Date: 7/12/18 8:26 am
From: Nick Tepper <nicholastepper6739...>
Subject: Re: [MASSBIRD] Nest adoption
I had a Blue-headed Vireo and Hermit Thrush taking turns feeding a Hermit
Thrush fledgling at Purgatory Chasm back in June. I'm glad to hear others
have experienced the same phenomena!

On Wed, Jul 11, 2018 at 3:16 PM Catherine Fisher <catherineckx...>

> Interspecfic feeding of nestlings is a well-documented phenomenon in
> birds. It has been suggested that the instinct to feed is so strong that
> it achieves a momentum that continues even when the reason for it has been
> removed. Adult avians who have lost their young through nest predation,
> storms, etc., will sometimes "adopt" nestlings of another species and feed
> them. The most bizaare example was of a cardinal in North Carolina that
> was observed over a period of several days feeding beaksful of worms to a
> carp in a garden pool - the carp was used to being hand fed and perhaps the
> cardinal, approaching the pool for a drink, found the carp's gape similar
> enough to that of the gape of a nestling to trigger the feeding response.
> Catherine Fisher, Lee NH
> On Wed, Jul 11, 2018 at 2:45 PM Migration Productions <
> <semiplover...> wrote:
>> Soheil is correct, the summer of 2014 I photographed and recorded video
>> of a Common Tern on Plymouth Beach that would "babysit" and feed two
>> Skimmer chicks over a 3-4 week period including when they fledged. The
>> adult Skimmers would not allow any other birds on Plymouth Beach near their
>> young except this one adult Common Tern.
>> The adult Skimmers would go off in search of food and the tern would stay
>> behind and look after the young skimmers. When the adult skimmers returned
>> the Common Tern would fly off and bring back a small fish for the young
>> skimmers.
>> I wrote it up for Bird Observer the following year and have it on my web
>> site, see this link.
>> On Wed, Jul 11, 2018 at 10:59 AM, Soheil Zendeh <sohzendeh...>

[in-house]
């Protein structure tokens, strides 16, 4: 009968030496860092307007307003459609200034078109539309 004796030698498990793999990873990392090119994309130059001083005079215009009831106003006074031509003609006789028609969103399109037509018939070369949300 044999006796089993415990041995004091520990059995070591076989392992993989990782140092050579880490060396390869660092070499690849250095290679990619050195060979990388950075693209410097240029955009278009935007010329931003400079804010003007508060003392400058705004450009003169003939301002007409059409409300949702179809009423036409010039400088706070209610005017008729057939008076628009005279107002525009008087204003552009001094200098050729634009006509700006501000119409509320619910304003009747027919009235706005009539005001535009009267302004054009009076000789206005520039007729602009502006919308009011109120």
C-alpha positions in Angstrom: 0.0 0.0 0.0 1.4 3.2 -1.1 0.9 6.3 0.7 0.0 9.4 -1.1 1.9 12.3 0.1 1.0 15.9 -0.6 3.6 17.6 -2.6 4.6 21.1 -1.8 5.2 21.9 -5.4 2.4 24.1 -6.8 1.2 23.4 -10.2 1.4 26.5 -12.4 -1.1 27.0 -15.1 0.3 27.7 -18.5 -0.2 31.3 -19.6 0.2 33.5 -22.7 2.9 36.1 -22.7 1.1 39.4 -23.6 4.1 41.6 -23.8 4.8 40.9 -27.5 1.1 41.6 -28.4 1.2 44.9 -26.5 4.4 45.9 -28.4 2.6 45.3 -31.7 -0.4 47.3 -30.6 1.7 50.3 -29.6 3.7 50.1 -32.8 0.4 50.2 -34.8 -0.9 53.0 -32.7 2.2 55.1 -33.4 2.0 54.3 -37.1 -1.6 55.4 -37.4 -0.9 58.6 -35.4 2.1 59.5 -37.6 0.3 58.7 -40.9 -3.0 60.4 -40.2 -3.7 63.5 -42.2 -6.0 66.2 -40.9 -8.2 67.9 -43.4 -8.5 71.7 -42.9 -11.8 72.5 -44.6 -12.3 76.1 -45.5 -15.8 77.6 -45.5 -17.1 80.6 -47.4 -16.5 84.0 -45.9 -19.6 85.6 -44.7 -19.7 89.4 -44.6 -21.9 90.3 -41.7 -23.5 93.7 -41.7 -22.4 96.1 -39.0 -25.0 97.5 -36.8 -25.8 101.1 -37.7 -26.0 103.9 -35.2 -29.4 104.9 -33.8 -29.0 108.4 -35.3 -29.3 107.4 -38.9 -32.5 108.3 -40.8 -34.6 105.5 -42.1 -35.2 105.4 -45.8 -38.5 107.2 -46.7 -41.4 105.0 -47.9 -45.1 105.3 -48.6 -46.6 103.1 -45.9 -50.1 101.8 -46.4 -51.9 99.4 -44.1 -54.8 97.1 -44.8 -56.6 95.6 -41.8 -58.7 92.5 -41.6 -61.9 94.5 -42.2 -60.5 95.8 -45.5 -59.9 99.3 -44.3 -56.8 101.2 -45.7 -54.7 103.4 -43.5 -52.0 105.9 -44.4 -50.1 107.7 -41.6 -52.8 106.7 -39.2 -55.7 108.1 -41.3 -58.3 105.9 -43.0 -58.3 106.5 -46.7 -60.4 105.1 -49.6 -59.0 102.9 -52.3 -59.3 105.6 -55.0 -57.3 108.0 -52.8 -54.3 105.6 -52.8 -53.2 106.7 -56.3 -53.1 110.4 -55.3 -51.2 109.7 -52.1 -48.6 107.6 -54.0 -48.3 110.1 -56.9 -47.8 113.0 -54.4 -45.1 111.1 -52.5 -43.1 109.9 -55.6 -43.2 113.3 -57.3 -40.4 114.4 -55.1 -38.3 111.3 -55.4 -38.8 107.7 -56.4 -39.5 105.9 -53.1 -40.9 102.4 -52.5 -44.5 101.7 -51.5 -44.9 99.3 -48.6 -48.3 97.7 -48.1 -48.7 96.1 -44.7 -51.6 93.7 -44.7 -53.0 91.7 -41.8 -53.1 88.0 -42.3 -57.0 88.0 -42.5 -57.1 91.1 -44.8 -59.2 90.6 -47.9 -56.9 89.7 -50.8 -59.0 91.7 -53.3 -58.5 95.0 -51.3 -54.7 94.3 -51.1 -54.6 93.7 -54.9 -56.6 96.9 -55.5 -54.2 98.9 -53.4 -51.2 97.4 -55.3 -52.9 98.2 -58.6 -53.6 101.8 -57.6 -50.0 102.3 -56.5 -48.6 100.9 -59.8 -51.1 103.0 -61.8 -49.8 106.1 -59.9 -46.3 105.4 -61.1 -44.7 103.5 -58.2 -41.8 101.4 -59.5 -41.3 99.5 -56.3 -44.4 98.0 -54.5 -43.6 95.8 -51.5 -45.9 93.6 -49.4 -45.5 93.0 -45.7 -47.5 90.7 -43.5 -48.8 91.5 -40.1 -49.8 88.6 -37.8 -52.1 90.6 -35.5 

>> wrote:
>>> A couple of years back Shawn Carey photographed a juvenile black skimmer
>>> being fed by one (or more?) adult common terns.
>>> It’s kinda sweet to think that among a lot of creatures taking care of
>>> the young — any young — comes naturally.
>>> Soheil Zendeh
>>> > On Jul 11, 2018, at 10:02 AM, Linda Pivacek <lpivacek...>
>>> wrote:
>>> >
>>> > Thanks for the report, Sean. I have seen similar behavior. There was
>>> a House Finch nest in a basket hanging on our porch. Close by there was a
>>> House Sparrow nest in a neighbor's roof gutter, but it was knocked down and
>>> eggs/young destroyed during construction. So the male House Sparrow took
>>> over feeding the House Finch nestlings. And also aggressively fought the
>>> House Finches off whenever they approached the nest! At least in your case
>>> you have a easy going Robins rather than a tough male House Sparrow.
>>> > Best, Linda
>>> >
>>> > Linda Pivacek, Nahant
>>> > <lpivacel...>
>>> >
>>> >
>>> >
>>> >
>>> >> On July 11, 2018 at 6:33 AM sean riley <newburyowls...> wrote:
>>> >>
>>> >>
>>> >> So there is a Cedar Waxwing nest in the Belle Isle parking lot being
>>> cared for by Cedar Waxwings, and a pair of Robins. The Cedars sit there
>>> seemingly perplexed as the Robin broods and feeds the chicks, then when the
>>> Robin leaves the Cedars do the same thing... feeding , brooding.
>>> >>
>>> >> Very strange, a bit sad and comical all at the same time. The young
>>> Cedars are very well fed though. Has anyone else seen this before ?
>>> >>
>>> >> -sean riley
>>> >> Plum island
>>> >> <Newburyowls...>
>>> >>
>>> >> Sent from my iPhone

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